Time: June 23, 2019
I still pinch myself when I’m driving to work that this is not a dream. I look around me to confirm that I am actually driving in Jeddah and not in a city in another country. A year after the historic decision to allow women to drive in Saudi Arabia, it still feels new and exciting.
For most of the women of my generation who asked for and sought the right to drive, we knew it was going to happen one day, but had almost lost hope that it would be during our lifetime. The reasons and explanations given by the radical clerics for prohibiting women from driving — some bizarre and outrageous, such as how driving would harm women’s health and lead to the moral decay of society — made it seem impossible that the rules would ever be changed.
Even though there is no historical, logical or factual interpretation of religious text that supports the argument for prohibition, some religious clerics were vehemently against the idea of women driving. The only justification usually given is a religious principle that leans toward prohibiting a permissible act if it is perceived that it would most likely lead to terrible consequences. It is this kind of thinking that stifled the progress of Saudi Arabia in many other fields for 30 years. Everything could possibly have negative consequences or effects or lead to unforeseen outcomes, but that is why laws and regulations are put in place and adult people are expected to use their brain and common sense to make decisions. One year after lifting the ban on women driving and issuing laws and regulations against harassment, all indications point to normal road activity.
There is another religious principle not usually considered by the fundamentalists, and that is that everything is in essence permissible unless it is clearly prohibited and stated as sin in the Qur’an. Unfortunately, we were not allowed to enjoy the tolerance and flexibility of our religion, and instead had to endure living in fear and under restrictions.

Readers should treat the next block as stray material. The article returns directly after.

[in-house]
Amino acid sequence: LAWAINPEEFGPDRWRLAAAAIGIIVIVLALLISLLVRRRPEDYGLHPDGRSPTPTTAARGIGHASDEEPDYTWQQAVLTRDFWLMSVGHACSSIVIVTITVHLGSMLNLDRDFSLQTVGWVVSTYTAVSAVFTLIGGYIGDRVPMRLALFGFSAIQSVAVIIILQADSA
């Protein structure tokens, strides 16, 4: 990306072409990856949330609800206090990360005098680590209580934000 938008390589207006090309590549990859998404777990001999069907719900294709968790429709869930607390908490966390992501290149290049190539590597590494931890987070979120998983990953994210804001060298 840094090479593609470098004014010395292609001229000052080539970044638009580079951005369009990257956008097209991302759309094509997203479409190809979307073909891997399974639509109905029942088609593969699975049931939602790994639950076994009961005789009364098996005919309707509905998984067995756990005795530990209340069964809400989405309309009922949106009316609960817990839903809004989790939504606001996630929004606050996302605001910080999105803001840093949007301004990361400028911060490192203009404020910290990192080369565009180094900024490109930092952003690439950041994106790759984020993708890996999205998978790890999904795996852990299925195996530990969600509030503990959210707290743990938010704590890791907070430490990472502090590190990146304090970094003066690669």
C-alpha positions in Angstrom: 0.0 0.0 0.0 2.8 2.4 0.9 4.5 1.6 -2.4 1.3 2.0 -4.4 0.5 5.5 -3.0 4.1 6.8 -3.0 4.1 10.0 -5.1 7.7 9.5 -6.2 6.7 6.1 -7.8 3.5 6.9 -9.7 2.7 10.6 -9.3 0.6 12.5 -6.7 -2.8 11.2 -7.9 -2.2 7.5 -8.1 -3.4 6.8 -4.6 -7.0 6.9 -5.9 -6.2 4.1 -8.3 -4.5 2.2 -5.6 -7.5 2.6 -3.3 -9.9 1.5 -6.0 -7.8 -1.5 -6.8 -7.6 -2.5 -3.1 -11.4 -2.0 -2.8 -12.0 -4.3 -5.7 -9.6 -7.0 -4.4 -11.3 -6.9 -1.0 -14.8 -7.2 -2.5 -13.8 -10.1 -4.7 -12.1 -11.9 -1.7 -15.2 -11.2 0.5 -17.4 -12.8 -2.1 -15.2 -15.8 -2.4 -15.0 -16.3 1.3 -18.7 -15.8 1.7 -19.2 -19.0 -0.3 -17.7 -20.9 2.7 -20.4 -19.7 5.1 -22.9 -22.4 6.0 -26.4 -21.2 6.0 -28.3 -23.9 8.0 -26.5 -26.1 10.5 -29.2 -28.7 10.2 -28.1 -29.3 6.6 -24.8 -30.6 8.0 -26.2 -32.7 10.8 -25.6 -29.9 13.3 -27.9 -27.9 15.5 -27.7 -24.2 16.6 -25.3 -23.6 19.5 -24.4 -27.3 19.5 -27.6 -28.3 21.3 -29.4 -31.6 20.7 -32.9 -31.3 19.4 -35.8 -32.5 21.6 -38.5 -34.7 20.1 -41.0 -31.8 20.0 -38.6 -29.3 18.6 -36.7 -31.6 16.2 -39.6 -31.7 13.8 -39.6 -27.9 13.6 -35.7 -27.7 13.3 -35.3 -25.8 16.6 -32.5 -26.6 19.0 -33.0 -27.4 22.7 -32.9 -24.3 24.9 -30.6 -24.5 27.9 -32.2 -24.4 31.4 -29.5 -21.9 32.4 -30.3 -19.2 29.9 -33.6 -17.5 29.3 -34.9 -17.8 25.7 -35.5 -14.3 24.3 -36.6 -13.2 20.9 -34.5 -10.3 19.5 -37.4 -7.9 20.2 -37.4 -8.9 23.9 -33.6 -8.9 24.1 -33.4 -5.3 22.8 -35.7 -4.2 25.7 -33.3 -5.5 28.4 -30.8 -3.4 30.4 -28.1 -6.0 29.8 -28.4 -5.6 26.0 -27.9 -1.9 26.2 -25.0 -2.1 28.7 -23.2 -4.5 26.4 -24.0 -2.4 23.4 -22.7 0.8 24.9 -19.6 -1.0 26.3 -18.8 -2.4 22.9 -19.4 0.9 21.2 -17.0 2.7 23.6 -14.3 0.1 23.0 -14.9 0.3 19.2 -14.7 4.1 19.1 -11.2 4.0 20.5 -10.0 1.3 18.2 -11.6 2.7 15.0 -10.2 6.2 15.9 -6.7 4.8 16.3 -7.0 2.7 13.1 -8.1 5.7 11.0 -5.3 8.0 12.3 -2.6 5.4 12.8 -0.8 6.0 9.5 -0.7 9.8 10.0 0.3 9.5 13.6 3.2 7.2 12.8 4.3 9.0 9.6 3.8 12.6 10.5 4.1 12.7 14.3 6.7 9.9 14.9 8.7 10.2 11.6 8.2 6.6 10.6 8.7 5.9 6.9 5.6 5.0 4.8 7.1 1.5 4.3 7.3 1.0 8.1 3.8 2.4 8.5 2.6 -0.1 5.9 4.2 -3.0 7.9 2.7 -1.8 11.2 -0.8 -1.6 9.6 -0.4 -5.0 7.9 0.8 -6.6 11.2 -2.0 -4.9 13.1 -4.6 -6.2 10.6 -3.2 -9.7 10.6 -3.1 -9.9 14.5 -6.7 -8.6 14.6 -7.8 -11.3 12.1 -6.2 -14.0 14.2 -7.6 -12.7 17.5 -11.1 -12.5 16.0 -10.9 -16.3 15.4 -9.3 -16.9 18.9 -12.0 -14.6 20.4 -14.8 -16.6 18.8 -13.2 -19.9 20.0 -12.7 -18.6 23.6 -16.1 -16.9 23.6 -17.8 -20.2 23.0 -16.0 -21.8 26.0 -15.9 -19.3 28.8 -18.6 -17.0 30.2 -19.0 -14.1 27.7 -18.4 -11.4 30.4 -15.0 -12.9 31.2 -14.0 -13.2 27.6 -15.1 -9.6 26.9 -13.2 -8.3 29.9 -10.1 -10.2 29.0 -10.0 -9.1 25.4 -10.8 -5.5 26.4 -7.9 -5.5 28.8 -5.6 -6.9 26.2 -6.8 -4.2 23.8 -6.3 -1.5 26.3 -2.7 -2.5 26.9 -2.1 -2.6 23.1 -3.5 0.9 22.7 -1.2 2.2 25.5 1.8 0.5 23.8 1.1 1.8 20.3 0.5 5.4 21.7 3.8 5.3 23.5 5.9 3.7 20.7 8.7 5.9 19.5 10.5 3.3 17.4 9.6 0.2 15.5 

Now, we feel liberated. Since the launch of Vision 2030 by King Salman and Crown Prince Mohammed bin Salman, Saudi Arabia has been experiencing a transformation that puts the country on the fast track to a future of great possibilities. For women, it is a golden age.
Driving was a basic right for women that had to be stated loud and clear to end the decades of futile debate.
Driving was a turning point because it was such a symbolic act for the liberation of women. For sure, there are more important issues concerning women’s rights, such as recognizing women as independent people who can make decisions without the need for a male guardian, and many of these issues have been addressed during the past three years. However, driving was a basic right for women that had to be stated loud and clear to end the decades of futile debate.
Today, women are being employed at a higher rate than ever before in almost every sector and in different capacities. There is more confidence in women that they can deliver. This comes from the confidence women feel about themselves because they have been empowered with the means and laws that treat them as equal to men. One of those laws is certainly the freedom to drive.
Gone are the days when women had to rely on a male driver, whether a relative or a hired chauffeur, or had to take taxis everywhere because of a lack of public transportation. Now, we have the choice to drive ourselves. Although the number of female drivers is still small, more than 40,000 driver’s licenses were issued to women in Saudi Arabia between June and January. This number is expected to increase considerably once more driving schools for women are opened across the Kingdom to shorten the waiting list, which women complain is months long.
Admittedly, some of the women who got their licenses are still opting not to drive, preferring to sit in the back seat and let the driver handle the stress and crazy, rude driving of some motorists. There is also the problem of finding parking spaces. These hassles need to be resolved for the sake of all drivers, not just women, to ensure a safe, comfortable and convenient driving experience.
According to a study by PwC Middle East, Saudi Arabia’s female population is projected to reach 15 million in 2020, 20 percent of which (3 million) are projected to be drivers based on their age, income and qualifications. This projected number seems unrealistic. Nevertheless, the expected impact more driving licenses issued to women will have on the Kingdom’s automotive market — such as car sales, motor insurance and vehicle leasing — as indicated in the study is reasonable.
It is common now during women’s gatherings to hear them talk about having difficulty finding a parking spot, test driving a new car or taking their cars for a checkup.
What a difference a year can make.